Part One

'Uniquely Singapore' is the strap-line on the country's tourism website, and that mentality is exactly what the organisers of the first Singapore Grand Prix hope to apply to the Formula One experience when it touches down next September.

Although racing in the Far East, on a street circuit or in an anti-clockwise direction aren't exactly new concepts, combining them is - and the organisers aren't content at stopping there either, as they will also throw in the original addition of floodlights as Formula One prepares for its first ever 'night' race.

A Singapore Grand Prix was first mooted as far back as 2005, when the national Electric New Paper reported that talks had taken place between the Singapore Motor Sports Association and the tourist board about a street race on a 2.4-mile layout around the sea-front, and incorporating a number of Singapore's more prominent landmarks, including the Raffles Hotel and the Victoria Concert Hall.

Little more was heard for a year or so, until a contingent from Singapore travelled to Monaco in May 2006 to hold discussions with Formula One paymaster Bernie Ecclestone and representatives of the sport's governing body, the F?d?ration Internationale de l'Automobile, about staging a race on an extended 3.1-mile layout.

Although Formula One has always been keen to expand its boundaries, particularly eastwards, the queue to join the circus was already lengthy with hopefuls, and there remained the question of whether a race around the streets was even viable. However, after further talks, approval for the proposed layout was officially granted in September this year, several months after tacit approval and, subsequently, confirmation of the race's place on an unexpanded calendar.

The issue of a night race was, at the discussion stage, very much in the realms of fantasy, but grew stronger after Ecclestone's comments that perhaps far-flung races should fall in line with European time zones to pander to the sport's biggest audiences. The comment was seen as a sop to those disgruntled by the fact that F1's history was being uprooted in favour of more lucrative markets, where investment was readily on tap to build new venues, but soon became a focal point for various events east of the international date line.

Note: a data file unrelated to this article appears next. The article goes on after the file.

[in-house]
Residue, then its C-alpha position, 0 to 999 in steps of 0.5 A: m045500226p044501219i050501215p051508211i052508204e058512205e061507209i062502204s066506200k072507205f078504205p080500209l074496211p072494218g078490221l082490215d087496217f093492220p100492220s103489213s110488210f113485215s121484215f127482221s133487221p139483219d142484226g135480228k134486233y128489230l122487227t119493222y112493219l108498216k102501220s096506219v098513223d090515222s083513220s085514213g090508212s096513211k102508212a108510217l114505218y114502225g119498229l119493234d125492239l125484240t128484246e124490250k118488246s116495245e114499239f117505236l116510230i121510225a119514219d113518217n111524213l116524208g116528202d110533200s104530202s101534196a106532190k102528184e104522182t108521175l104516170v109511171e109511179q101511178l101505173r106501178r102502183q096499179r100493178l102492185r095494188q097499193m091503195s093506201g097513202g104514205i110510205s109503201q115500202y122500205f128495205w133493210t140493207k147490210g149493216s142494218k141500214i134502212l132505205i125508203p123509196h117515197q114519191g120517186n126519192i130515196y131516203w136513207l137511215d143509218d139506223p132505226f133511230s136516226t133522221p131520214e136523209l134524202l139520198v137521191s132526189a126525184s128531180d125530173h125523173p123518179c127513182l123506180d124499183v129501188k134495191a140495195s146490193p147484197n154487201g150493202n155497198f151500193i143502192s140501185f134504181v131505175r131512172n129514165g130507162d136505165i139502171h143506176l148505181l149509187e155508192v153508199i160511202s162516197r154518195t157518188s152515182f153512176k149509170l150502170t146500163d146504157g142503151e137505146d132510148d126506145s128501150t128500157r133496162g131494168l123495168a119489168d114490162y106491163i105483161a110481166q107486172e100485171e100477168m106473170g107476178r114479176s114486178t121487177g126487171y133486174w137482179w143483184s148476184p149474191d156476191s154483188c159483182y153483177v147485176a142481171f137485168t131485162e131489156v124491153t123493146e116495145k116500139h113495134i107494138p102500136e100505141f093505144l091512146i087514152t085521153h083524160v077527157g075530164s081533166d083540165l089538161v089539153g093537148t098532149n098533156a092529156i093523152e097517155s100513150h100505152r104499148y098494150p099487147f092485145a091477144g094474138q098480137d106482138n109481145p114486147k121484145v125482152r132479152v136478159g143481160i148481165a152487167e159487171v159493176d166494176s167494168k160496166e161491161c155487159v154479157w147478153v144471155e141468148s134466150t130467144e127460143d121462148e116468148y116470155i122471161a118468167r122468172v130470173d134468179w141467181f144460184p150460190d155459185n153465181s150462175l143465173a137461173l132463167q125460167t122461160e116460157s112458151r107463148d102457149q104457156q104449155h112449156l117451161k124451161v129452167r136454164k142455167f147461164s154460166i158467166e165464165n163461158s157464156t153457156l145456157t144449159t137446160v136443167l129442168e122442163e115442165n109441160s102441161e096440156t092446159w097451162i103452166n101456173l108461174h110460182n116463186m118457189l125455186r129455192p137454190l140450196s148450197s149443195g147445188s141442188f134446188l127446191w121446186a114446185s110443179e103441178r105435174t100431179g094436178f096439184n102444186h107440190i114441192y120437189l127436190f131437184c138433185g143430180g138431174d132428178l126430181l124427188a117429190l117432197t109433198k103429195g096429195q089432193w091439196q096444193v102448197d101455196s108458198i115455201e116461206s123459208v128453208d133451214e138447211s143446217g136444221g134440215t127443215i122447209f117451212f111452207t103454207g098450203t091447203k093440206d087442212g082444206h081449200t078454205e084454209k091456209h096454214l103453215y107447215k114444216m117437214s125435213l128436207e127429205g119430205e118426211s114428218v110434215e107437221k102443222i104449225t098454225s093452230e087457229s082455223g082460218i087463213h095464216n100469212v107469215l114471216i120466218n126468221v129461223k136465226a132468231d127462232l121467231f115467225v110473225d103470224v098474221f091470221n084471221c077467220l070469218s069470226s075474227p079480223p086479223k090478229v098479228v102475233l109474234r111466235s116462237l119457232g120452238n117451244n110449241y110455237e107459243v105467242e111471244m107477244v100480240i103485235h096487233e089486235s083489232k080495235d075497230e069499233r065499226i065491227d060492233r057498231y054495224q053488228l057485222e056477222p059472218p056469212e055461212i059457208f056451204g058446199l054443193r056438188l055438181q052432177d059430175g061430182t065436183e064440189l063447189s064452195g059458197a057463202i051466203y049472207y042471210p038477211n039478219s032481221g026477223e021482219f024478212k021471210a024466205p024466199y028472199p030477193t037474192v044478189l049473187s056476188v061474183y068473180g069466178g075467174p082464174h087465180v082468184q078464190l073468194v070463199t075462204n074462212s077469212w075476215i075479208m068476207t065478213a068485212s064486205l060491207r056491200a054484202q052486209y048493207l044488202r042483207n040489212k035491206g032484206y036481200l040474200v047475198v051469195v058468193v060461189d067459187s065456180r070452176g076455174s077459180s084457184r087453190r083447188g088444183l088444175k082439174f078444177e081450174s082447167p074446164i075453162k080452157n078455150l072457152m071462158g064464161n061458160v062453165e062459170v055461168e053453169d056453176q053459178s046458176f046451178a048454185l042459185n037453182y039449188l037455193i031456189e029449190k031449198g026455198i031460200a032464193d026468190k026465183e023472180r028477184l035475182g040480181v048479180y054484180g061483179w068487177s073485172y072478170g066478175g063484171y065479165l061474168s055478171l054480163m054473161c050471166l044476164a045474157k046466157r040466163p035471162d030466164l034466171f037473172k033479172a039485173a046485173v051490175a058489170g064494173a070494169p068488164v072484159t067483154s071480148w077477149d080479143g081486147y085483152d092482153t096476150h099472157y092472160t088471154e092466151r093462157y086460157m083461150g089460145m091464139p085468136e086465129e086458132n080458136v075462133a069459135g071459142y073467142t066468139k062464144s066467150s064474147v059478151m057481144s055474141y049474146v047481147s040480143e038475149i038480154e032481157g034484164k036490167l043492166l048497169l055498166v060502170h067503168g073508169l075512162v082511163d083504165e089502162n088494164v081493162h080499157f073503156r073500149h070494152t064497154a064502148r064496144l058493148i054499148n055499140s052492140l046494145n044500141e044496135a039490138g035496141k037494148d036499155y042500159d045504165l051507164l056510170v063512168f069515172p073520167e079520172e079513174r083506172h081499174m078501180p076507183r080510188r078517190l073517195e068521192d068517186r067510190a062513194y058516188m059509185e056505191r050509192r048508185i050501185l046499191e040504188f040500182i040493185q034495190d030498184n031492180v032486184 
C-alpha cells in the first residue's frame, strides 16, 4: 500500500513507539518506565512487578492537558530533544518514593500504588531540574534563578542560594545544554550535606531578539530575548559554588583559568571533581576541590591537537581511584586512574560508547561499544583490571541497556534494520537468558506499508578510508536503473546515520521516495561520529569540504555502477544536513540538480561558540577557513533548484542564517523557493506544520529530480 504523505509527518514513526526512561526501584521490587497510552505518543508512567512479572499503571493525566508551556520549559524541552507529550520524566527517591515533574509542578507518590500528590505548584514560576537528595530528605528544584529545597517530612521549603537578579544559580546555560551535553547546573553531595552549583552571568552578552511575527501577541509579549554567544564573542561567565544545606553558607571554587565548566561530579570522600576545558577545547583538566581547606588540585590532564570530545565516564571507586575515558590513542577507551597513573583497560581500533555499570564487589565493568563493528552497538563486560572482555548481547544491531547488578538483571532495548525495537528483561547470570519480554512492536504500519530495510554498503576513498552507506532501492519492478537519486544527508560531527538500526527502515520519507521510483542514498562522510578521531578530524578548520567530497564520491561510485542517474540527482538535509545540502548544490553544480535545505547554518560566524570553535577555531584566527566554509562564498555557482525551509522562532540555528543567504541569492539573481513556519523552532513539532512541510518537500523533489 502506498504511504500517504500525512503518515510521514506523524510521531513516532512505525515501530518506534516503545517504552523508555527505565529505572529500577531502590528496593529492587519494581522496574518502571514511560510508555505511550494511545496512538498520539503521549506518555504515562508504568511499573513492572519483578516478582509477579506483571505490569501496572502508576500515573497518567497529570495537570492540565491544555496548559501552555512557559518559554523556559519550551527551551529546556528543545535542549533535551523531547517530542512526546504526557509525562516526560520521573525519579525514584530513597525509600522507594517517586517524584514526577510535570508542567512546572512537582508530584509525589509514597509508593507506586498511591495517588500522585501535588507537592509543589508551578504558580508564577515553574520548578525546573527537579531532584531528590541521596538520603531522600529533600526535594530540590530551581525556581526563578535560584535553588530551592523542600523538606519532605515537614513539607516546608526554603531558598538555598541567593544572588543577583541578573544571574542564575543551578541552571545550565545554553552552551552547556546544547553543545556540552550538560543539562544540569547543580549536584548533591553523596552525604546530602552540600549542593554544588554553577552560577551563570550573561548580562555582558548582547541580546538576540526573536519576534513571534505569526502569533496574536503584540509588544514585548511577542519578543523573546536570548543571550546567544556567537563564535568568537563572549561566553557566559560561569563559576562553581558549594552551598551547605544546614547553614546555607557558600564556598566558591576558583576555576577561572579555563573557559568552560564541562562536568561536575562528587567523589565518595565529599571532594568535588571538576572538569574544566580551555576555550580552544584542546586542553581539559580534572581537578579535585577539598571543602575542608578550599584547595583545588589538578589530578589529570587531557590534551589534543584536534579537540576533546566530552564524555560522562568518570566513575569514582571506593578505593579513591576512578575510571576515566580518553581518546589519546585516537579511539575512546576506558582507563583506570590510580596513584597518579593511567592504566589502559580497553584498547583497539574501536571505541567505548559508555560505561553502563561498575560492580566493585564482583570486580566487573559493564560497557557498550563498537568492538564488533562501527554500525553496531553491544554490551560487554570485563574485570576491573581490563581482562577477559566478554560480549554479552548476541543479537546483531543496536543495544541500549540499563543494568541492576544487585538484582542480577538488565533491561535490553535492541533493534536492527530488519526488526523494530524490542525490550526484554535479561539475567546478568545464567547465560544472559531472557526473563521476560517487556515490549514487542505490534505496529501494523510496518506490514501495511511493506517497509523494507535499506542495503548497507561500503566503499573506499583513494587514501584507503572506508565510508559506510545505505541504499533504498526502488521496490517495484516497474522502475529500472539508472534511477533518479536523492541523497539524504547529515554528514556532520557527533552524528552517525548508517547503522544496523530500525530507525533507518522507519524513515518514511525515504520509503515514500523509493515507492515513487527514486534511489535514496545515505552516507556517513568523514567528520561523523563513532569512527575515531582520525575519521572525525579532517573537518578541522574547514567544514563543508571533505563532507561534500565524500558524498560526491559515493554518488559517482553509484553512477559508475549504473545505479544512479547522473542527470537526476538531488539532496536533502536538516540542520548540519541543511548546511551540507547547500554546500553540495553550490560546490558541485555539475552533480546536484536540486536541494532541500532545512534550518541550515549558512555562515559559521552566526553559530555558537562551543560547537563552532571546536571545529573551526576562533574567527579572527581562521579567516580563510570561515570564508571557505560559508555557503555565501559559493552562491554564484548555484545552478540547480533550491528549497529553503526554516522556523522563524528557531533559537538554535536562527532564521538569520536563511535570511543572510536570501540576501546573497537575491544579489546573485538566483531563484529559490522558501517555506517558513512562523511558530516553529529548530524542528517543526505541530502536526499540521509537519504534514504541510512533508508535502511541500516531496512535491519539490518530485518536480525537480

While Melbourne discarded the idea, the Singapore organisers quickly took it up, sensing an opportunity to make an immediate impact on the F1 world. Confirmation that the race would indeed take place under lights came in May, following detailed proposals of how floodlighting would work and track tests elsewhere - notably Indianapolis and Paul Ricard - to determine the practicality of the idea.

All the while, work has been pressing on, with the track layout being finalised - and slightly altered from the original - and the infrastructure gradually put in place to ensure that the event lives up to expectation.

Slated for 28 September 2008, the inaugural Singapore Grand Prix is set to be the biggest sporting event the republic has staged, and it knows it has to be ready to welcome the eyes of the world, especially as it has given itself an even more spectacular stage on which to take its bow.

"We have pulled out all the stops to ensure that the teams and spectators get a first-class experience at the inaugural grand prix come September 2008," Colin Syn, the deputy chairman of Singapore GP, insisted. "The street circuit will ensure that the visitors are right in the heart of the racing action. It is also minutes away from the Marina Bay's shopping, accommodation, entertainment and fine dining districts - further enhancing the whole race day experience for all the visitors."

Part two to follow on Friday...

 

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